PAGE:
Amite River changes route, concerns over flooding caused by debris
CENTRAL - The thought of flooding again is still fresh in the minds of those who went through it a couple of years ago.
In August 2016, many homes in Central, northern parts of East Baton Rouge Parish and Livingston Parish flooded when heavy rains inundated the Amite River and Comite River. While legislation has passed to assess and dredge the Comite River, Central resident Marcus Michelli says a portion of the Amite River needs to be looked at more closely.
"Everyone in Livingston and everyone, everyone's on pins and needles about these rainstorms because everyone out here knows this is the issue," said Michelli.
This past weekend, Michelli and his family took a kayak trip down the Amite River. They hopped in near Watson and ended at Florida Blvd. Michelli says just south of Magnolia Bridge, at the Central and Denham Springs line, the river has changed direction.
He says what was once an area where the river turned into a horseshoe, is dry dirt. The river has choked off that horseshoe, cutting a path through the trees, knocking a good portion of them down into the new rivers new path. He says the river now makes an almost 90-degree turn.
"The water was rushing through there 15-20 miles an hour," he said. "A lot of debris, a lot of trees, a lot of oak trees that made it pretty much impassable."
While on their trip down the river, at that specific location Michelli says some areas were only inches deep and his kayak scraped the bottom silt. Other areas were feet deep and debris blocked the flow.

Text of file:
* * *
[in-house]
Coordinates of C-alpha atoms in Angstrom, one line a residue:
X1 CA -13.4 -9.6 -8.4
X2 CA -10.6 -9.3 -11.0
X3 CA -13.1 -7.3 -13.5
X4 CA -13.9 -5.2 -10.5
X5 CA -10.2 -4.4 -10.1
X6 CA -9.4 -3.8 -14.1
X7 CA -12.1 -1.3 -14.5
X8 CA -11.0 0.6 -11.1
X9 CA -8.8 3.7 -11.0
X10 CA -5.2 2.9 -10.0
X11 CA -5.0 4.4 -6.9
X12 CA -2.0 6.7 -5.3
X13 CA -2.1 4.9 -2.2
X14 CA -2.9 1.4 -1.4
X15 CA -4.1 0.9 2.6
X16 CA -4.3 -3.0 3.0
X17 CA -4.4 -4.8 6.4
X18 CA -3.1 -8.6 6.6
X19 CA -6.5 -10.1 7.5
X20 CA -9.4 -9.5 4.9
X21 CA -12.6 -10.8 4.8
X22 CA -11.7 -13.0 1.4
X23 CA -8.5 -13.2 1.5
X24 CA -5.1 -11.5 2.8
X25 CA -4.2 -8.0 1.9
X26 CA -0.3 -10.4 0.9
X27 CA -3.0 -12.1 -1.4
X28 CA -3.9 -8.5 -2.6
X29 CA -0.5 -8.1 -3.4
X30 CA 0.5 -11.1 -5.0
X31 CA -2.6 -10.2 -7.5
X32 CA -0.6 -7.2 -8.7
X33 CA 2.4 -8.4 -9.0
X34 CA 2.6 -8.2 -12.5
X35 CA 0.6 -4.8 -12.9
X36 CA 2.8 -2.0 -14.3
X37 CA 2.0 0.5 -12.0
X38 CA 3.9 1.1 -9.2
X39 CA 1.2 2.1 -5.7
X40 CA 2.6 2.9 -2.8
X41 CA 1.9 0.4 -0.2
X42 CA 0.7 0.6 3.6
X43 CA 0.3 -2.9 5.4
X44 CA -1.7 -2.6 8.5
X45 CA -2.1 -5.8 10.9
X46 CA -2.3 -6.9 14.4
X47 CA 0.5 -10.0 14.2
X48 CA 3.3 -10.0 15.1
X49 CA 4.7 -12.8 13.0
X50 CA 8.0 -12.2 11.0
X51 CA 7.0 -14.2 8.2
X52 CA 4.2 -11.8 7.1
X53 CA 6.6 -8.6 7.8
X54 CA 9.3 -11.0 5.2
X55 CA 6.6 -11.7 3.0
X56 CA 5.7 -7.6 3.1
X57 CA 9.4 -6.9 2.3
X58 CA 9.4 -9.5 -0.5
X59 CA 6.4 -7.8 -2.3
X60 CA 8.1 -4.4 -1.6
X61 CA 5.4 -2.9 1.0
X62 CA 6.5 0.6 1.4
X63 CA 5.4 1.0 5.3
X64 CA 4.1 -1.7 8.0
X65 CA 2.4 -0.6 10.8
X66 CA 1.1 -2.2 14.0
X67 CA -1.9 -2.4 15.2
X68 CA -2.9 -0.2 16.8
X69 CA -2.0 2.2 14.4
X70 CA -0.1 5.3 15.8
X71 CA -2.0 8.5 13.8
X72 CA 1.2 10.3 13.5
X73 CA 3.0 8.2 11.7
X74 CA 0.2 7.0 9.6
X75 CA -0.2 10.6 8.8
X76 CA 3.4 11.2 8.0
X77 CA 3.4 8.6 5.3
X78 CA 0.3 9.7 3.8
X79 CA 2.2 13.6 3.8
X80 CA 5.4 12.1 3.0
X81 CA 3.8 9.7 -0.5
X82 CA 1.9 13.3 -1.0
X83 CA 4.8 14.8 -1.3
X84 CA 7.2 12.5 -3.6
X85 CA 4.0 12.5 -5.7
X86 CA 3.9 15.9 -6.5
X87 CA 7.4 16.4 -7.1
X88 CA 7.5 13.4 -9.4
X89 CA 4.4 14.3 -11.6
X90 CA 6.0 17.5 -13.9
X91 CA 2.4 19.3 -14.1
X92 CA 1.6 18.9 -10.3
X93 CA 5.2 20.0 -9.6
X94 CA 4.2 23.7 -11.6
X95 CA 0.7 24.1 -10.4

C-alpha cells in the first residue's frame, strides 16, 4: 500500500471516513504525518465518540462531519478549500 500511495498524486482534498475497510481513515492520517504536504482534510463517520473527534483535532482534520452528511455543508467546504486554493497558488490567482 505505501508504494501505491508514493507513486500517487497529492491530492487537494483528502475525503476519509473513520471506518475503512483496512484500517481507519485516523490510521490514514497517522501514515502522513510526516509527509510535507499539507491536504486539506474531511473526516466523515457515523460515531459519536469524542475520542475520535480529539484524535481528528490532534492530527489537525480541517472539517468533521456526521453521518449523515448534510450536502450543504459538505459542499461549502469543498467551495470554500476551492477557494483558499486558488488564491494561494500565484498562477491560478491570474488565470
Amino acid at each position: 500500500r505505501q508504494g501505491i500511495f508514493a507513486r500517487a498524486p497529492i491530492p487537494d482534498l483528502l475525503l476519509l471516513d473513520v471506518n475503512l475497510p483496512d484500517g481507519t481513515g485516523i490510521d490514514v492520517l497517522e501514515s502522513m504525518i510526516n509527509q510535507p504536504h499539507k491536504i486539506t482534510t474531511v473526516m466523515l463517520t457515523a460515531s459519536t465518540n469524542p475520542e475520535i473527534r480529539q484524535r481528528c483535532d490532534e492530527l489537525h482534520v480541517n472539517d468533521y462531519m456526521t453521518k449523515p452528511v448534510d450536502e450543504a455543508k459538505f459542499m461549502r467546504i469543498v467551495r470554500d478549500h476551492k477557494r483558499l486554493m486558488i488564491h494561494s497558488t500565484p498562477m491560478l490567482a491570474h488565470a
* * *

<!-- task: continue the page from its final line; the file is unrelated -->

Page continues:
The Amite River Basin Commission tells WBRZ rivers are constantly changing and seeking a way to move water more efficiently, but what's happened on the Amite can't be ignored and must be assessed. The concern is how the river change impacts properties, the flow of the river, and flooding. The Commission says there is no formal program in the state for maintaining waterways.
A bill, authored by Central Republican Sen. Bodi White was recently approved to allow the Comite River to be dredged, cleared, and snagged. The Comite is part of the Scenic Rivers Act, which prohibits dredging and realignment of the waterway to preserve the free-flowing waterways for natural, cultural, and recreational purposes.
This part of the Amite River is not part of the scenic rivers system, but Michelli thinks the Amite has been overlooked.
"I think this is the main issue, this debris, this river silt," he said. "Unless they dredge this channel out, anything that they're doing north of us is not going to make a difference."
Michelli says when the river needs to drain the next time, he's worried it might not drain as fast as he would like.
Tuesday, WBRZ reached out to a number of agencies for information on who would be responsible for attacking the debris and dredging of the Amite River. The Louisiana Department of Wildlife and Fisheries, the Department of Transportation and Development, the Amite River Basin Commission does not claim responsibility. WBRZ has also reached out to parish officials in East Baton Rouge and Livingston Parishes.
Livingston Parish says it plans to visit the spot next week and get a price to have that debris removed.